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Cwt y Bugail Quarry (Bwlch-y-Slaters Quarry; New Manod Quarry), Blaenau Ffestiniog, Gwynedd, Wales, UK

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Latitude & Longitude (WGS84): 52° 59' 29'' North , 3° 53' 21'' West
Latitude & Longitude (decimal): 52.99149,-3.88933
UK National Grid Reference:SH732455
Köppen climate type:Cfb : Temperate oceanic climate
Other/historical region names associated with this locality:Merionethshire
Other regions containing this locality:Snowdonia National Park, Wales, UK

A predominately underground slate quarry/mine with a fascinating secret history.

NB This is not the (nearby) location more generally known to collectors as Manod Quarry and a location for blue anatase and other alpine-type minerals (see Manod Quarry (Manod New Setts)).

First worked in the mid 19th century, and known variously as Bwlch-y-Slaters Quarry or [New] Manod Quarry, it was acquired in 2001 by McAlpine, the world's largest slate company, and renamed Cwt y Bugail Quarry. Closed in September 2007, Cwt y Bugail Quarry supplied high quality blocks, slabs and paving but not roofing slate. The last rock worked here was granite used for the exterior facing on Mount Snowdon's new summit complex.

More recently, the quarry has become famous for being the secret repository where Britain's national art treasures were stored during the Second World War. Pictures from the royal palaces, from the Tate and the National Gallery, including 19 Rembrandts, Van Dykes, Leonardo da Vincis and Gainsboroughs, together with the Crown Jewels were brought to Manod's huge underground workings in vehicles disguised as delivery vehicles for a chocolate company.

Although again part worked for slate in the 1960s, the Government continued to lease part of the mine workings for 40 years until 1981, the heated ventilation system installed to protect the art treasures being maintained throughout this period. Although the masterpieces were removed when peace returned, the Department of the Environment was strangely unwilling to vacate the site. (Classified documents made pubic in 2002 have since revealed that in 1962, at the height of the Cuban missile crisis, secret plans were developed to move the nation's most important art treasures back to Manod to safeguard them from nuclear attack. The plan was abandoned because officials feared the potential impact on the public of hiding its art treasures might lead to chaos as people realised they should flee London). Finally in 1983, following a long court battle by a local quarry owner, the Government surrendered control of the caverns.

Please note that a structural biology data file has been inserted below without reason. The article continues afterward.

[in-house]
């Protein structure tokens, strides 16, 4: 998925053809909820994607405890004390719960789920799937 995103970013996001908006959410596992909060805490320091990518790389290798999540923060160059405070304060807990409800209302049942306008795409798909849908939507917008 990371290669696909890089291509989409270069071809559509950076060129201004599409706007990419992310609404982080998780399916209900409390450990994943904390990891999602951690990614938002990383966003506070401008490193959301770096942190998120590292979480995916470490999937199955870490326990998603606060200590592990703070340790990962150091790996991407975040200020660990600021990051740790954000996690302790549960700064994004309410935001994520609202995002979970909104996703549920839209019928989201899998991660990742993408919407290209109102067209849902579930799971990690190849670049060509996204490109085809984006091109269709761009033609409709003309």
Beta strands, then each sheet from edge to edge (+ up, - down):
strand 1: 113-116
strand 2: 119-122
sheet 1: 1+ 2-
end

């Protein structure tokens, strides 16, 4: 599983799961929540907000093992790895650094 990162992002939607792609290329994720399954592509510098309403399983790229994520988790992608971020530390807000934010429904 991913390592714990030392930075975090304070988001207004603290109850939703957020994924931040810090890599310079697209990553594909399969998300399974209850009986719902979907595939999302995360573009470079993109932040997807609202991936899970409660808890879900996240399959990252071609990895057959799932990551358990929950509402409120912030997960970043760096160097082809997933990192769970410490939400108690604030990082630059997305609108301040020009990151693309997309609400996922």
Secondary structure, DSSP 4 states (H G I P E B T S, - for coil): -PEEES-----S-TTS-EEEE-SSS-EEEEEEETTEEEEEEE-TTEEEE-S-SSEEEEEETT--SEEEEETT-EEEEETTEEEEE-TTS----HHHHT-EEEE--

A further claim to fame is that part of the 1983 Dr Who series “The Five Doctors” was filmed at McAlpine’s Cwt y Bugail Quarry.

Mineral List

3 valid minerals.

Regional Geology

This geological map and associated information on rock units at or nearby to the coordinates given for this locality is based on relatively small scale geological maps provided by various national Geological Surveys. This does not necessarily represent the complete geology at this locality but it gives a background for the region in which it is found.

Click on geological units on the map for more information. Click here to view full-screen map on

456.5 - 470 Ma

ID: 2035401
Llanvirn Rocks (Undifferentiated)

Age: Ordovician (456.5 - 470 Ma)

Lithology: Mudstone, siltstone and sandstone

Reference: British Geological Survey. DiGMapGB-625. British Geological Survey ©NERC. [23]

Data and map coding provided by, used under Creative Commons Attribution 4.0 License

This page contains all mineral locality references listed on This does not claim to be a complete list. If you know of more minerals from this site, please register so you can add to our database. This locality information is for reference purposes only. You should never attempt to visit any sites listed in without first ensuring that you have the permission of the land and/or mineral rights holders for access and that you are aware of all safety precautions necessary.
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